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Sprint’s Chairman Might Sell Spectrum to fund their Turnaround

February 6, 2015 - Written By Alexander Maxham

Does anyone remember when Masayoshi Son said that Sprint didn’t have enough spectrum, even though they have a ton? Well now, he’s talking about selling some of that spectrum to help fund their turnaround. According to an interview with Son, who is also the CEO of Softbank which owns a controlling stake in Sprint (the US’ third largest carrier). Sprint has some “very precious” airwaves, that other carriers have actually asked Sprint if they could buy them.

Softbank purchased Sprint back in 2013, and since then they’ve been working to turn the company around. For a good bit in 2014, they were working to purchase T-Mobile USA, but after plenty of lobbying, it became clear to Masayoshi Son that the FCC wasn’t going to allow that consolidation to occur. So Sprint stopped trying to buy T-Mobile and decided to take out Dan Hesse as their CEO – he is actually on the board of directors though – and replace him with Marcelo Claure late last year.

Since Claure took over the helm at Sprint, they’ve seen a nice turnaround. They’ve dropped their prices quite a bit and have been adding customers. Under Hesse, it had been a while since they actually had net adds. While Sprint is still losing money, a lot of money around $2.5 billion last quarter to be exact. They are gaining customers, which should help them in the long run.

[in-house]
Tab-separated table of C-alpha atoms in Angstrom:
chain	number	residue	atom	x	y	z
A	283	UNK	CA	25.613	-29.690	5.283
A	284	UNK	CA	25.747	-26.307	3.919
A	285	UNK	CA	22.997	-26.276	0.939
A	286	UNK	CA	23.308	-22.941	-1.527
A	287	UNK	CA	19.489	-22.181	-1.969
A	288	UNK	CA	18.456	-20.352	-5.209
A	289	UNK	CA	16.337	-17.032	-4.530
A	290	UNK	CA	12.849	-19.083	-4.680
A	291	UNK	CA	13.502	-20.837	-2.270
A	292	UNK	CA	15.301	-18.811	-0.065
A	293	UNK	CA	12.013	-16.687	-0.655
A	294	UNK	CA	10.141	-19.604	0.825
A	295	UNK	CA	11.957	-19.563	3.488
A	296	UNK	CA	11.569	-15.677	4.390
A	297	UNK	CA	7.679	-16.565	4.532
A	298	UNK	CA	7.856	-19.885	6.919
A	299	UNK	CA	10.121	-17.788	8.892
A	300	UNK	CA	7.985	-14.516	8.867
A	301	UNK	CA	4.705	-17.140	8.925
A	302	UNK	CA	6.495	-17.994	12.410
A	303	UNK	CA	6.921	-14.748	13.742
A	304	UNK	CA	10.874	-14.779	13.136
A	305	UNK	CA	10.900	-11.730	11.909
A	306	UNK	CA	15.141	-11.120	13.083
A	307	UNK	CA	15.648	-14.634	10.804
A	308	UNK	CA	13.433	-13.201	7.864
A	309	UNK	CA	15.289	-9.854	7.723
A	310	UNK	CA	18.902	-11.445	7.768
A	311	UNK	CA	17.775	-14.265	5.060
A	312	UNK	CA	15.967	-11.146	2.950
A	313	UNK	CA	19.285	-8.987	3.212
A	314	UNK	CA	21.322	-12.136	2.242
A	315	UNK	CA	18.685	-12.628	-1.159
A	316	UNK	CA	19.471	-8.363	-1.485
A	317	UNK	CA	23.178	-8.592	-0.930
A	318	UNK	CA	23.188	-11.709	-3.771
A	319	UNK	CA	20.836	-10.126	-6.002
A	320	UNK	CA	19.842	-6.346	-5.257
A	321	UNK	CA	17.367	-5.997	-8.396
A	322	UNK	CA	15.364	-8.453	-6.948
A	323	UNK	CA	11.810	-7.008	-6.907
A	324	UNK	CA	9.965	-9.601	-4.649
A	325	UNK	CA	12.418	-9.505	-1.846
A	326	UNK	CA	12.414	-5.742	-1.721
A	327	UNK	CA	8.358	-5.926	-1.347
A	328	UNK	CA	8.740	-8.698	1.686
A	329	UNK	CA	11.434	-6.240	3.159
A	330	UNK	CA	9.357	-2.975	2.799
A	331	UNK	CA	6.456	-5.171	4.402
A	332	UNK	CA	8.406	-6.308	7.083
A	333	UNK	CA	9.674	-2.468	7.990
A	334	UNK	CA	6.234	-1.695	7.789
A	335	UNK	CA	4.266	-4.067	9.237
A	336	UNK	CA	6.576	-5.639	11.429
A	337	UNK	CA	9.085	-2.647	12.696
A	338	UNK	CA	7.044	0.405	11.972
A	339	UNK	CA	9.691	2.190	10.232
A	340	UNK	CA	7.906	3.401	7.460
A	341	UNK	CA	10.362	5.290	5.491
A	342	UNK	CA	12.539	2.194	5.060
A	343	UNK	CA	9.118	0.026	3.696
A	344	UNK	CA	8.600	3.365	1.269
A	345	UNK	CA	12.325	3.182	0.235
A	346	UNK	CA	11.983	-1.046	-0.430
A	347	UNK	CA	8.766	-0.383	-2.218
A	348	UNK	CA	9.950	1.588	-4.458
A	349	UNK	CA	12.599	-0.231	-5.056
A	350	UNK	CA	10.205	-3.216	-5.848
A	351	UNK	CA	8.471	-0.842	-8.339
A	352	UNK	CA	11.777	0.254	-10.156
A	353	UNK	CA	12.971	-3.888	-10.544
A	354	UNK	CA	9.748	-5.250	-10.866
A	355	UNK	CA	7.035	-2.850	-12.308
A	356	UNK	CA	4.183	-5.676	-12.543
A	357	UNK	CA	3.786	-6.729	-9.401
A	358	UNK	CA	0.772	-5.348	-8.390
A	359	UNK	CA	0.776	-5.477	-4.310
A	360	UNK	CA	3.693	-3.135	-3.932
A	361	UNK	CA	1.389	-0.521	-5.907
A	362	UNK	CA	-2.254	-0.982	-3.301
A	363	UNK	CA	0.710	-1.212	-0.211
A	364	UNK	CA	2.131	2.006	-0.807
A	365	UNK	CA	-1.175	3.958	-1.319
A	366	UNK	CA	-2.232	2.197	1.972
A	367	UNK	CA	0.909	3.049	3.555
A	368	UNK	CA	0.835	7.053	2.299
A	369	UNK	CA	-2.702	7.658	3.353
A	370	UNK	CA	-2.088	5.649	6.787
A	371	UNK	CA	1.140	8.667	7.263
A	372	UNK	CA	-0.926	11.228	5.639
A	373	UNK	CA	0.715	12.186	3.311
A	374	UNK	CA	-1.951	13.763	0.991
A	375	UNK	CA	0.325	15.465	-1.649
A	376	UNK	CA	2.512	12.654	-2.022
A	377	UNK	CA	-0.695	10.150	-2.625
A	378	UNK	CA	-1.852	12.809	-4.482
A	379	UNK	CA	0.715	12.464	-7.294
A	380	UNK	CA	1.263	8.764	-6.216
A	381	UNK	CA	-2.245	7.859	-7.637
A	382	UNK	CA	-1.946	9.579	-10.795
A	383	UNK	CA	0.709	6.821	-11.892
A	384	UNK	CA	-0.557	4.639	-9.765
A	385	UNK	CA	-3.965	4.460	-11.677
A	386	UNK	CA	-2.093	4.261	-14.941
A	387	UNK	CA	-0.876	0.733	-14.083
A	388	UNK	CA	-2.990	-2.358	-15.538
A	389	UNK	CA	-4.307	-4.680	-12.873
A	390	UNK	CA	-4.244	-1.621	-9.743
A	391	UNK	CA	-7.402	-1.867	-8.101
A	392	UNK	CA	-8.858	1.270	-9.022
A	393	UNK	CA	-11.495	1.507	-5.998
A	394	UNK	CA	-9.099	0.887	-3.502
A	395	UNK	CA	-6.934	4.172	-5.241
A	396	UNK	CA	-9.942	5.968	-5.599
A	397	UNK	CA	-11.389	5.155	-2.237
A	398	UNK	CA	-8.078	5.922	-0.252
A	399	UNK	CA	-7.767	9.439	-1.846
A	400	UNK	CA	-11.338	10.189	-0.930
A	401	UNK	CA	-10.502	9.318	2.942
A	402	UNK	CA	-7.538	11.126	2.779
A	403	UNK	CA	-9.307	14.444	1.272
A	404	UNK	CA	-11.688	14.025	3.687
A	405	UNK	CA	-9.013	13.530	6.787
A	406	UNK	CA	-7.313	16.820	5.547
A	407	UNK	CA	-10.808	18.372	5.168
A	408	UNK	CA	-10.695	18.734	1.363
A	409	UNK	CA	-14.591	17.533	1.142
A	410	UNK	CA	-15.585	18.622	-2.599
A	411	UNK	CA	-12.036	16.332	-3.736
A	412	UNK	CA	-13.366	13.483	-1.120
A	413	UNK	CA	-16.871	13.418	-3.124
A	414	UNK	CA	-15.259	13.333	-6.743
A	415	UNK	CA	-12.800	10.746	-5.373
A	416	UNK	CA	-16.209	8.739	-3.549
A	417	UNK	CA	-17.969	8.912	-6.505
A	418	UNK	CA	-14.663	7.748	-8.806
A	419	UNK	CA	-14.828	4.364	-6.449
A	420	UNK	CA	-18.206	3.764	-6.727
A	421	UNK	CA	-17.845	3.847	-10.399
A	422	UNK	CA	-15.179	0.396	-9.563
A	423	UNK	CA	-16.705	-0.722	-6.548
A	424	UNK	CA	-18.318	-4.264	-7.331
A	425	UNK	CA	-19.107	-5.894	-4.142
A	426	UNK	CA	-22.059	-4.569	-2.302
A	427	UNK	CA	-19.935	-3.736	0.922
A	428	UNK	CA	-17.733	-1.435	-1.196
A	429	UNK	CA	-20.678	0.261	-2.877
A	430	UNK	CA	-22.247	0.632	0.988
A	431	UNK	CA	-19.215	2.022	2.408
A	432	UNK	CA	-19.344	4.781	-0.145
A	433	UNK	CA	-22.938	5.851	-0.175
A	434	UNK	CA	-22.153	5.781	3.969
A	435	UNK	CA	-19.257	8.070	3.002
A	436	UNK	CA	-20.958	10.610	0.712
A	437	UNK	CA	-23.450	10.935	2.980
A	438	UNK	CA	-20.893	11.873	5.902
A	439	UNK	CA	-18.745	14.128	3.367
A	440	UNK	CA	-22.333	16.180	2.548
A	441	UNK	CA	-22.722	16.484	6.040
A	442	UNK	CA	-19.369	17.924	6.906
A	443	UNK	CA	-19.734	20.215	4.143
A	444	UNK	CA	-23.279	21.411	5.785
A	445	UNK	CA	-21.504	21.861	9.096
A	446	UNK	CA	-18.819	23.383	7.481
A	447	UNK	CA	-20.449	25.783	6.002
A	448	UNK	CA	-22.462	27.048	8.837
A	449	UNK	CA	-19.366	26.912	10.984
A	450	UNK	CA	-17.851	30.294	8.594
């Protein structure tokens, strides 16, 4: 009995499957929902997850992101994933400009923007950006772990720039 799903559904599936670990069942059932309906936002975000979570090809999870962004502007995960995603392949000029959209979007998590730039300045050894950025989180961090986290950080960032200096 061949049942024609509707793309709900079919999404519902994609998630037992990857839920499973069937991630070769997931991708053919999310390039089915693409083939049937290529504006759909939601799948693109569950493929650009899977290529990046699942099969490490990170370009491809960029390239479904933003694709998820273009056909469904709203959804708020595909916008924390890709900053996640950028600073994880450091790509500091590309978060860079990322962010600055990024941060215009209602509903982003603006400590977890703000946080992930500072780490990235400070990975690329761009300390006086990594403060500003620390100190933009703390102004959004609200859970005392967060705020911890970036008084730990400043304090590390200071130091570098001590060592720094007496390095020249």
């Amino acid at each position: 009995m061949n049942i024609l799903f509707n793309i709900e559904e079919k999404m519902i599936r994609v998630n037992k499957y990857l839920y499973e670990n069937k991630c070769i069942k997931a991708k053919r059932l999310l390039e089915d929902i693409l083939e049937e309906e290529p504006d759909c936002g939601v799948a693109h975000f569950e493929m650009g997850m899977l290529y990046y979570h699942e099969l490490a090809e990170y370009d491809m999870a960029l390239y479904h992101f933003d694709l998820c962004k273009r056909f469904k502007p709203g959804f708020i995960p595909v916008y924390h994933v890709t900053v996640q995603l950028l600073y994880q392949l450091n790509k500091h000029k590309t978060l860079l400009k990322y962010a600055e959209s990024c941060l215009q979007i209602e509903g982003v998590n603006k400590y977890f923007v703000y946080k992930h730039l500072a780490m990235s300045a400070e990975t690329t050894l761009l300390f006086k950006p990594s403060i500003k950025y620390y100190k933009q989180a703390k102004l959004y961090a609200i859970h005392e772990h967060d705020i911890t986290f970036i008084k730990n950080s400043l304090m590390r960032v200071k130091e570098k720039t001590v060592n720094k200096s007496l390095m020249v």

At a time where other carriers are spending billions on spectrum, AT&T just spend about $18 billion on the AWS-3 Spectrum auction, Sprint is looking to sell some. I doubt they’ll be selling any of the 800MHz spectrum from the Nextel deal, but who knows what Son and Claure has in mind when it comes to turning around Sprint.

“Sprint has a lot of spectrum compared to other companies. In 2.5 gigahertz, it has the biggest bandwidth in the world,” Son said in a phone interview from Tokyo Thursday. “All the new iPhone 6 and other major handsets have 2.5 gigahertz, so suddenly, what was undervalued in people’s view has become very precious.”

While the 2500MHz spectrum isn’t what we call “good spectrum”, mainly because it’s higher up so it’s tough to penetrate buildings, it can still handle a ton of bandwidth. And as Son said in his interview, quoted above, the iPhone 6 and a bunch of other handsets do support that band.

So we’ll see what these two are up to in the near future. What does everyone think that Son and Claure are up to? Let us know in the comments below.